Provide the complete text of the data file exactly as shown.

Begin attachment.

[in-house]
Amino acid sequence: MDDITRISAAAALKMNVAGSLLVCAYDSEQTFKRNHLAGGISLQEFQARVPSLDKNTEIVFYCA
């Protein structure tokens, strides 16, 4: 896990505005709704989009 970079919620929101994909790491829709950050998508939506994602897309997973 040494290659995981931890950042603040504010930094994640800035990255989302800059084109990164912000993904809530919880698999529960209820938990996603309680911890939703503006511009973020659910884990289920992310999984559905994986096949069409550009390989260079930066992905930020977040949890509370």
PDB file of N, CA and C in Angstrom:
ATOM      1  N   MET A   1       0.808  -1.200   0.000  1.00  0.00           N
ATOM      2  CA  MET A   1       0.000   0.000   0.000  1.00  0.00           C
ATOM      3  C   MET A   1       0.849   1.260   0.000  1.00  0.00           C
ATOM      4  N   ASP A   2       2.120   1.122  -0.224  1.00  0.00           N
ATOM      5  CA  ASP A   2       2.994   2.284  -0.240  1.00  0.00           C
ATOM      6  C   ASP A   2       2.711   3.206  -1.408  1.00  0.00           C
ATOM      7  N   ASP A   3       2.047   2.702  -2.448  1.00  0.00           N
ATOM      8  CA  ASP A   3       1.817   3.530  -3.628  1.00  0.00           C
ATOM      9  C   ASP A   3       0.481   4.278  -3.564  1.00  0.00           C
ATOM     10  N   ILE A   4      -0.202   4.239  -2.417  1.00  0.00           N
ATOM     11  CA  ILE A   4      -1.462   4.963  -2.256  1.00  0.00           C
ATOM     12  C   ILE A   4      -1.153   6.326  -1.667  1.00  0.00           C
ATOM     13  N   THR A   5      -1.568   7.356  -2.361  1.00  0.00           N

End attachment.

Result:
[in-house]
Amino acid sequence: MDDITRISAAAALKMNVAGSLLVCAYDSEQTFKRNHLAGGISLQEFQARVPSLDKNTEIVFYCA
């Protein structure tokens, strides 16, 4: 896990505005709704989009 970079919620929101994909790491829709950050998508939506994602897309997973 040494290659995981931890950042603040504010930094994640800035990255989302800059084109990164912000993904809530919880698999529960209820938990996603309680911890939703503006511009973020659910884990289920992310999984559905994986096949069409550009390989260079930066992905930020977040949890509370």
PDB file of N, CA and C in Angstrom:
ATOM      1  N   MET A   1       0.808  -1.200   0.000  1.00  0.00           N
ATOM      2  CA  MET A   1       0.000   0.000   0.000  1.00  0.00           C
ATOM      3  C   MET A   1       0.849   1.260   0.000  1.00  0.00           C
ATOM      4  N   ASP A   2       2.120   1.122  -0.224  1.00  0.00           N
ATOM      5  CA  ASP A   2       2.994   2.284  -0.240  1.00  0.00           C
ATOM      6  C   ASP A   2       2.711   3.206  -1.408  1.00  0.00           C
ATOM      7  N   ASP A   3       2.047   2.702  -2.448  1.00  0.00           N
ATOM      8  CA  ASP A   3       1.817   3.530  -3.628  1.00  0.00           C
ATOM      9  C   ASP A   3       0.481   4.278  -3.564  1.00  0.00           C
ATOM     10  N   ILE A   4      -0.202   4.239  -2.417  1.00  0.00           N
ATOM     11  CA  ILE A   4      -1.462   4.963  -2.256  1.00  0.00           C
ATOM     12  C   ILE A   4      -1.153   6.326  -1.667  1.00  0.00           C
ATOM     13  N   THR A   5      -1.568   7.356  -2.361  1.00  0.00           N